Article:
Environmental sustainability and resilience for a clean and green recovery

Thank you.

Koh-joe Oh-woosoo Afri-yee, known in Ghana as Sir John, died last week.

He would have been joining us to reflect on our longstanding partnership and on Ghana’s approach to combatting illegal logging, and promoting trade and sustainable forest land use.
I send my condolences to his family.

It is an honour to be speaking to you today. I hope you are all safe and well.

The COVID-19 crisis has had an unprecedented impact on the world.

It has exposed our vulnerabilities – and is, I hope, a wake-up call to the consequences of our abusive relationship with the natural world.

But terrible though this experience has been for so many families around the world
– the brutal truth is that it will be dwarfed by the effects of climate change and environmental degradation – unless we act very quickly – and decisively.

Politicians everywhere are designing their economic recovery packages.
So far, governments around the world have committed $9 trillion to COVID recovery.

And how they choose to spend those funds will have ramifications for decades.

We can stick with the status quo; bailing out high-carbon, environmentally damaging industries and locking in decades of emissions.

Or we can choose to make environmental sustainability and resilience the lens through which we map out our recovery.

You won’t be surprised to hear that I favour the latter course.

And I am delighted that our Prime Minister has committed to build back better and build back greener.

As COP26 Presidents, we’ll be making the case at every opportunity for a clean and green recovery – and we are asking countries to introduce greater ambition in their Nationally Determined Contributions.

Our focus of course will be on clean energy, zero-emissions vehicles, finance, adaptation and resilience.

And at its core, we will be a major emphasis on nature.

The reason, simply, is that we cannot tackle climate change without also tackling environmental destruction, and vice versa.

For example in addition to providing livelihoods for over a billion people and a home to some 80% of the world’s terrestrial biodiversity, deforestation is the second biggest source of emissions.

We are destroying them at a rate of around thirty football pitches every minute.

We are told that nature-based solutions could provide a third of the cost-effective climate change mitigation we need over the next decade, while helping communities adapt to become more resilient. In truth it is probably far higher than 30%.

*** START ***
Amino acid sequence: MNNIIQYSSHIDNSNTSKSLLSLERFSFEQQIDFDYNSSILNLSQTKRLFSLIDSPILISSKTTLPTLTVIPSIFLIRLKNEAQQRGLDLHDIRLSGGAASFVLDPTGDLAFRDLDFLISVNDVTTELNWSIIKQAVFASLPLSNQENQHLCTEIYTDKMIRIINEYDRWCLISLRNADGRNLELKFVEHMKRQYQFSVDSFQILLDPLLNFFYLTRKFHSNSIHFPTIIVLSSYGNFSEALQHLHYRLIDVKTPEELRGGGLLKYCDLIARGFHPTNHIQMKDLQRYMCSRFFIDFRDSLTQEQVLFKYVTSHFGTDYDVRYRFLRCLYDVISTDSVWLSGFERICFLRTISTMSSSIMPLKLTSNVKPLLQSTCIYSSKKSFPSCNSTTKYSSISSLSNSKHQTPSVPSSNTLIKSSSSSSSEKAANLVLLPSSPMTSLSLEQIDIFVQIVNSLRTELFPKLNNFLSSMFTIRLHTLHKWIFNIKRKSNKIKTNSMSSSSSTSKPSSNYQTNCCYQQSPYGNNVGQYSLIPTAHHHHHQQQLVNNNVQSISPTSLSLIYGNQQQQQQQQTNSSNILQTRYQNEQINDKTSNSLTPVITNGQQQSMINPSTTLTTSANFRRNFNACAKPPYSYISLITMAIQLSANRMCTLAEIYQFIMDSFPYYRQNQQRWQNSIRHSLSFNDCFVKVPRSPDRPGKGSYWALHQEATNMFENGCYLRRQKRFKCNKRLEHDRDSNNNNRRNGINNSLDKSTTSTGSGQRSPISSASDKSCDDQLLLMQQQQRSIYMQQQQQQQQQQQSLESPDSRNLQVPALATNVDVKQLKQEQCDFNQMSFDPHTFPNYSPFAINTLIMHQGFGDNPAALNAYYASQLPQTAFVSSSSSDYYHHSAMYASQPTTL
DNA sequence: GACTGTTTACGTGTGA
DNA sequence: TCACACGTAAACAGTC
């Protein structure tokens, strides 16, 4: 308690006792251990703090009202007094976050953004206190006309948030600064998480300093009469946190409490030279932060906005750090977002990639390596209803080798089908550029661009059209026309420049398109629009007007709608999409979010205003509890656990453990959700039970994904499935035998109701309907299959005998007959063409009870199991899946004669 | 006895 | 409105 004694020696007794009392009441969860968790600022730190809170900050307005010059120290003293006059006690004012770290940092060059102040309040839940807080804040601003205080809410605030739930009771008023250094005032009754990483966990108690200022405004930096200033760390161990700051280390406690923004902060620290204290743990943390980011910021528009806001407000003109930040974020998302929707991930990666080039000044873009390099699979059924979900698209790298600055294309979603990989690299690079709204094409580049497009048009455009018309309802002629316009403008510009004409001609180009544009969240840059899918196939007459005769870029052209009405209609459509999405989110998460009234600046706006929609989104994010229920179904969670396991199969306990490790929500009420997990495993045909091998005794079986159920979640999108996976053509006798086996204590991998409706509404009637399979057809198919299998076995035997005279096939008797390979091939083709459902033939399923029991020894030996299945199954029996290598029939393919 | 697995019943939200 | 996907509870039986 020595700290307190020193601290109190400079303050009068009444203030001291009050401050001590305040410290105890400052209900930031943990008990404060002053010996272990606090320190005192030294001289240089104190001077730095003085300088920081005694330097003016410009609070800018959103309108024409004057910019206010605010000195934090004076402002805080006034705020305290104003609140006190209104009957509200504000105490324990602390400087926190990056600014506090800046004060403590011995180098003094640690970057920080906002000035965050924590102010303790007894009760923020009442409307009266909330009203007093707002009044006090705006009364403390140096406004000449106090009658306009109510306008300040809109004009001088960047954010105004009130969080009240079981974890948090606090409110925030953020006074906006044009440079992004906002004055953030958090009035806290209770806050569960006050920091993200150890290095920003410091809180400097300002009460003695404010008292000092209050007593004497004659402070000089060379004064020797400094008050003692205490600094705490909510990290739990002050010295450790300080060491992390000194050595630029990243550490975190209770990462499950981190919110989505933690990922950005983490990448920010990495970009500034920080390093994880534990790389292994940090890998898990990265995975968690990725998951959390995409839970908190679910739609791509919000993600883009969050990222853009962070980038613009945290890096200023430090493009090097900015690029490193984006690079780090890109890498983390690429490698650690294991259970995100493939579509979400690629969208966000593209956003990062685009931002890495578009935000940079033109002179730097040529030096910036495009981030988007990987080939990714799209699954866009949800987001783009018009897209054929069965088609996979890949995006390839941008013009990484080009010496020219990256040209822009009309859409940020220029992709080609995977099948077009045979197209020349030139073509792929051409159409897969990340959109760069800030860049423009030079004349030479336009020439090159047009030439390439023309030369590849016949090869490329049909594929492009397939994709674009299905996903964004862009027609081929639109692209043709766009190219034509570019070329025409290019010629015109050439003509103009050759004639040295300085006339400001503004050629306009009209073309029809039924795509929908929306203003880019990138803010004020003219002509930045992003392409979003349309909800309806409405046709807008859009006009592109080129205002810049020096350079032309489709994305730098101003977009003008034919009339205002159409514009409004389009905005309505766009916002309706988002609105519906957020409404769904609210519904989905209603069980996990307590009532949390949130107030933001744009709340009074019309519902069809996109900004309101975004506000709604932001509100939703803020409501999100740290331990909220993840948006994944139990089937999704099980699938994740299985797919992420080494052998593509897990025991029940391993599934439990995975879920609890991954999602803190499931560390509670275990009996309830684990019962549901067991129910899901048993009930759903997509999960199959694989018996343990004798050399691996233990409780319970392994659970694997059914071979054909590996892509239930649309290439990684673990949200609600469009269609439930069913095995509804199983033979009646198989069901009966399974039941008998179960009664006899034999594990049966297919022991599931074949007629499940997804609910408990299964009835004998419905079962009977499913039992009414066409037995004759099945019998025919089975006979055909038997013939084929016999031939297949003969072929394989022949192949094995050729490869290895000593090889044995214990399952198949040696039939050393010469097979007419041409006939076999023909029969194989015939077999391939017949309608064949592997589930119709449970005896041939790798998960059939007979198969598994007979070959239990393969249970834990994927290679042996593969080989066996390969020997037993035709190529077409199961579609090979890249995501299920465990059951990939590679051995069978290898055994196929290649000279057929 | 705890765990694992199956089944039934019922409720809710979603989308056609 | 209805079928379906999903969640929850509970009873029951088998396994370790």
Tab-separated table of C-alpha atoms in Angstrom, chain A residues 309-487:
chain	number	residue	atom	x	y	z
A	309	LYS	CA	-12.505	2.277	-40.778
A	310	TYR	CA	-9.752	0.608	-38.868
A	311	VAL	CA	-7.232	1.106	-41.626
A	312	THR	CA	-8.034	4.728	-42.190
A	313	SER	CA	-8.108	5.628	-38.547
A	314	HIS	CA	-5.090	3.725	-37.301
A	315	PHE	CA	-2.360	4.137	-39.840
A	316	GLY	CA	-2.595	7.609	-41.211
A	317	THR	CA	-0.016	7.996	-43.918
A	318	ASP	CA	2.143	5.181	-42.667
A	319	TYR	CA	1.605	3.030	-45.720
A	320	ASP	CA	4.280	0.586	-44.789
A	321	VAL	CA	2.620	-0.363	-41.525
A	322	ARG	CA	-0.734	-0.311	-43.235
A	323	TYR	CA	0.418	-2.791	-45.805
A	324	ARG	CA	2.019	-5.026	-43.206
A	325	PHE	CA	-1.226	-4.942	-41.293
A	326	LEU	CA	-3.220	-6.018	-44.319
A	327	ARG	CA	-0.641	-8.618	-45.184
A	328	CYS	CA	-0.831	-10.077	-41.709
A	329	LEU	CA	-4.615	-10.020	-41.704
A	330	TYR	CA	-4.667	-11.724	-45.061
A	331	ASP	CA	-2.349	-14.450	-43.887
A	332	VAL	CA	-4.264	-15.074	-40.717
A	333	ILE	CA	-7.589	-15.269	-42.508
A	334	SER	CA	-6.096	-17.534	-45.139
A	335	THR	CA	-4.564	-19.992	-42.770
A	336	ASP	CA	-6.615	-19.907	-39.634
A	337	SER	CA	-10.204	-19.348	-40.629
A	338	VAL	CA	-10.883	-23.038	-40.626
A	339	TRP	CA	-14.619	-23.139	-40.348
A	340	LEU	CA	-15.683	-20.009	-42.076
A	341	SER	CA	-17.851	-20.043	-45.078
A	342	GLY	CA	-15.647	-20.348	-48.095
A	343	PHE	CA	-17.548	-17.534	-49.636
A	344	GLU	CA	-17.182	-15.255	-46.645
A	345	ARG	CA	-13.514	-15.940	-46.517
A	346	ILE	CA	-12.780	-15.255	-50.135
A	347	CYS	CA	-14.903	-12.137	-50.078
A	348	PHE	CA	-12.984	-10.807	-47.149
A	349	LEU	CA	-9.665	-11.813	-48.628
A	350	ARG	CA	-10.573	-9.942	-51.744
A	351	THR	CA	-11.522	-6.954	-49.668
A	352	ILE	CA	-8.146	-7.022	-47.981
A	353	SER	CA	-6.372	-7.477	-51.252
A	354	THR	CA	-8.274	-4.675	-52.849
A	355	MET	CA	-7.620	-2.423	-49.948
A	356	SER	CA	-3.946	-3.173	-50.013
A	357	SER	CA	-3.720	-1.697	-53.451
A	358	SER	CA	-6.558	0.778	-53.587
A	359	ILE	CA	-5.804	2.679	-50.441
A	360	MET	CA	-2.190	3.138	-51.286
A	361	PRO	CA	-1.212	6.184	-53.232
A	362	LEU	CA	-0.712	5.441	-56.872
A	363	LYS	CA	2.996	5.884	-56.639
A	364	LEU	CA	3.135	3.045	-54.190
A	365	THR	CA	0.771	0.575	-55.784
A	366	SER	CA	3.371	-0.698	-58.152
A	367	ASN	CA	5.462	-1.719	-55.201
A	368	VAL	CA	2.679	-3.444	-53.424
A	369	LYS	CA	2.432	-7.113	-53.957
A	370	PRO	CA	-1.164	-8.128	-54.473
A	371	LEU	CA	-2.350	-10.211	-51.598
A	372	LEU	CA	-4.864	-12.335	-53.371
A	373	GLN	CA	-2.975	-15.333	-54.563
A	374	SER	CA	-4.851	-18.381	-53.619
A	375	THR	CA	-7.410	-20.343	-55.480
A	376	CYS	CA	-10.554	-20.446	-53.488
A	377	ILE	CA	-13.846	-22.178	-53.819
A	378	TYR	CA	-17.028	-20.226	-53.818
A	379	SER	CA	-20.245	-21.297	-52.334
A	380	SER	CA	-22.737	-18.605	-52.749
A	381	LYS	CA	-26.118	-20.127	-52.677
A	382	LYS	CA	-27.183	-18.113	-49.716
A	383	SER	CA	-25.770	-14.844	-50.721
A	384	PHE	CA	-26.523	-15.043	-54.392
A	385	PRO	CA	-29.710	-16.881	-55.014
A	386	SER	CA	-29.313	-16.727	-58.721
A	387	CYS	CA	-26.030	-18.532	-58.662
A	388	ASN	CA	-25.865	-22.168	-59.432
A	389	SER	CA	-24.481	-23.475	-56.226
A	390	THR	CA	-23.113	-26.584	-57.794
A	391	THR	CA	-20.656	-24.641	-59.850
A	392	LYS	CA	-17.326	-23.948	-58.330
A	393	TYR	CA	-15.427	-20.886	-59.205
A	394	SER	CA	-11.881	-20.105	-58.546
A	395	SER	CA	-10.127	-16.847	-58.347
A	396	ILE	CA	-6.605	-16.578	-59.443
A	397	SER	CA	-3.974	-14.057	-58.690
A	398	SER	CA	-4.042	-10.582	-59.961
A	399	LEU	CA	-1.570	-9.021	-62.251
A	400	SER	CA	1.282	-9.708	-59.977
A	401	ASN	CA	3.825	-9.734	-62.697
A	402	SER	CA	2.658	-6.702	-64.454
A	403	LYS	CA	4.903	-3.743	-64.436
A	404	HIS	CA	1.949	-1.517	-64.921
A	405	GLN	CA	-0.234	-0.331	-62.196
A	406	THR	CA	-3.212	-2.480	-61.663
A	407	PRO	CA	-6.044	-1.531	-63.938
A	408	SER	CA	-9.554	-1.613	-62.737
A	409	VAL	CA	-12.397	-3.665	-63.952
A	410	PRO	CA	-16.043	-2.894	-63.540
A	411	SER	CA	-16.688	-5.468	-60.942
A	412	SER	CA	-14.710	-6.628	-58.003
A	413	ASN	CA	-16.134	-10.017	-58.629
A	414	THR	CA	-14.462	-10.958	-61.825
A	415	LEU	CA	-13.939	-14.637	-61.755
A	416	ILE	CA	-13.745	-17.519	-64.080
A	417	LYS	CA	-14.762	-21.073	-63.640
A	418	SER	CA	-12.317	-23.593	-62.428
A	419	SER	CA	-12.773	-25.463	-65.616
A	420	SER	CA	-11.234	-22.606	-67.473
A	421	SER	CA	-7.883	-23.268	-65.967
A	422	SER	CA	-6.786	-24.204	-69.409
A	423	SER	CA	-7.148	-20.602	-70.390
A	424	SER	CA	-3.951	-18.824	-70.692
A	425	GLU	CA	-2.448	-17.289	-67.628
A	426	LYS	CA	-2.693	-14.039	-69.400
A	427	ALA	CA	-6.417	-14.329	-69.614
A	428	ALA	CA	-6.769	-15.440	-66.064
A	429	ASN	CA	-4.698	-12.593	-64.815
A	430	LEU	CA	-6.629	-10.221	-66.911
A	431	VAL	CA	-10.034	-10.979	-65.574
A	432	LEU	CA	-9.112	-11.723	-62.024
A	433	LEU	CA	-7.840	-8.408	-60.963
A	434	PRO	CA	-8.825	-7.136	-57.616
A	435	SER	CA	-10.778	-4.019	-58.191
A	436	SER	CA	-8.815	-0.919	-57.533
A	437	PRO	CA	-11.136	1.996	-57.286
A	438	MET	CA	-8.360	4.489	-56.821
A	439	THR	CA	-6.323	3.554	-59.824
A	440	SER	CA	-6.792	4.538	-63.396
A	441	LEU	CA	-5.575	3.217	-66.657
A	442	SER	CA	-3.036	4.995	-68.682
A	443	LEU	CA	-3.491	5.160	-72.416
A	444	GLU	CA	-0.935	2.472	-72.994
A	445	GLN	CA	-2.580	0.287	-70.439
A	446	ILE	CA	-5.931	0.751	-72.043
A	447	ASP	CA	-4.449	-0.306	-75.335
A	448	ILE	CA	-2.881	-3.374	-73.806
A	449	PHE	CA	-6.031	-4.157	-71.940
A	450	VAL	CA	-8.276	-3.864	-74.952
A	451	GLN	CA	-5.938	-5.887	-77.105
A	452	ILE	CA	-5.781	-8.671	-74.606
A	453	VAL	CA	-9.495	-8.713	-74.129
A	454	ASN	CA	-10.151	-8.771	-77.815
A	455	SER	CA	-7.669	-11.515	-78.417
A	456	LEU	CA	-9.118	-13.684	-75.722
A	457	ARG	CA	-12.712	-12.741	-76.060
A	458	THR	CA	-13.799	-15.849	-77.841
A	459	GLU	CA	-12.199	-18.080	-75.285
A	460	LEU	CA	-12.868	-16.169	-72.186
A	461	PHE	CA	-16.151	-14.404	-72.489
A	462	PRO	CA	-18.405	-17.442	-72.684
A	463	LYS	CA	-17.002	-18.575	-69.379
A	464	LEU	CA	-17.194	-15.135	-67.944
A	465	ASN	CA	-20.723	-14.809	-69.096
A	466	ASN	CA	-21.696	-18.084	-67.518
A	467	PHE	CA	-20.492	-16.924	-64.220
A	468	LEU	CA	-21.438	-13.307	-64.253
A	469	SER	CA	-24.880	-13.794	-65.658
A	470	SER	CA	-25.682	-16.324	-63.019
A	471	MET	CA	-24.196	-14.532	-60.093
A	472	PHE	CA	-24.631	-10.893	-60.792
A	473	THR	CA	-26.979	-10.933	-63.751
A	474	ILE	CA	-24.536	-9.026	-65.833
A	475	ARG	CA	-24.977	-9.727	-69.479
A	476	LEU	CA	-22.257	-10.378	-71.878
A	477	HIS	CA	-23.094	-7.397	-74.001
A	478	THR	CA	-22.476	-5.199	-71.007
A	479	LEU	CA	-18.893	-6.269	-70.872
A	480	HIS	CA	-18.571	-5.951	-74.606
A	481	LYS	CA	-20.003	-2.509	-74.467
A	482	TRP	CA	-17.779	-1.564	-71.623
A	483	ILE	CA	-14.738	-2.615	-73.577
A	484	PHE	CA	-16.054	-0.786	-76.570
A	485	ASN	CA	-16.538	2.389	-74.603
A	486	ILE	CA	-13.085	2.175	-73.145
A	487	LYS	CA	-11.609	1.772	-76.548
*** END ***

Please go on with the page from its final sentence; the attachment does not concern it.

But despite that, they attract just 3% of global climate funding. That makes zero sense.

At the end of last year, the British PM announced that we are doubling our International Climate Finance to £11.6bn (approx. $14bn).

And even more importantly, we have said that we will be spending much of that uplift on nature.

As co-hosts of the next climate COP, we will be asking other countries to do the same. We need protection and restoration of nature to be a core priority globally.

But we know it’s not all about public money. We need international collaboration, and structural change.

That means, among other things, looking at the incentives – public and market.

From the Amazon rainforest to the peat swamps of the Cuvette Centrale, we all rely on forests. Yet their value barely registers – worth more dead than alive.

Financial incentives that destroy forests outstrip those in favour of their protection by over 40:1.

In the UK, we are leading by example in switching our agricultural subsidies away from rewarding destruction towards a system of public money in return for public goods – like environmental stewardship.

Consider that agriculture causes around 80% of deforestation, yet the top fifty food-producing countries spend over $700bn a year in support for often destructive land use.

Imagine the impact if global support shifted in favour of sustainability – that’s more than five times the budget of all the world’s aid agencies combined.

We have seen some successes in recent years with illegal timber. Much of that has been the consequence of many years of cooperation and partnership between countries – coming together to tackle the illegal trade, promote the responsible and sustainable alternative, and to protect forests.

Building on that work, we want to bring consumer and producer countries together at COP26 to address the market drivers of deforestation.

We know in the UK that even while we are getting our own house in order, our environmental footprint extends vastly beyond our shores. The commodities we import alone come with devastating levels of deforestation.

So we are determined to clean up our own supply chains, and to work directly with other countries – both consumer and producer countries – to deliver change internationally. I commend China for taking steps towards excluding illegal forest products from its own gigantic supply chains.

If we get it right, we can protect forests and livelihoods in consumer and producer countries around the world.

And the government to government dialogue that we plan for COP26 will draw heavily on the work that many of you at this Forum have been involved in. Indeed lessons drawn out at this meeting can help shape our preparations for action at COP26.

I invite all countries to join this collaborative effort – and especially so many here today.

We’re committed to working closely with all of you, and with China as hosts of the all important CBD COP – and I hope that what we learn today will enrich a government to government dialogue at COP26.

As countries respond to COVID-19, the decisions we take in coming months will have impacts for decades to come.

We have all the tools we need for a green, resilient recovery, so it’s time to get to work- together.

Thank you

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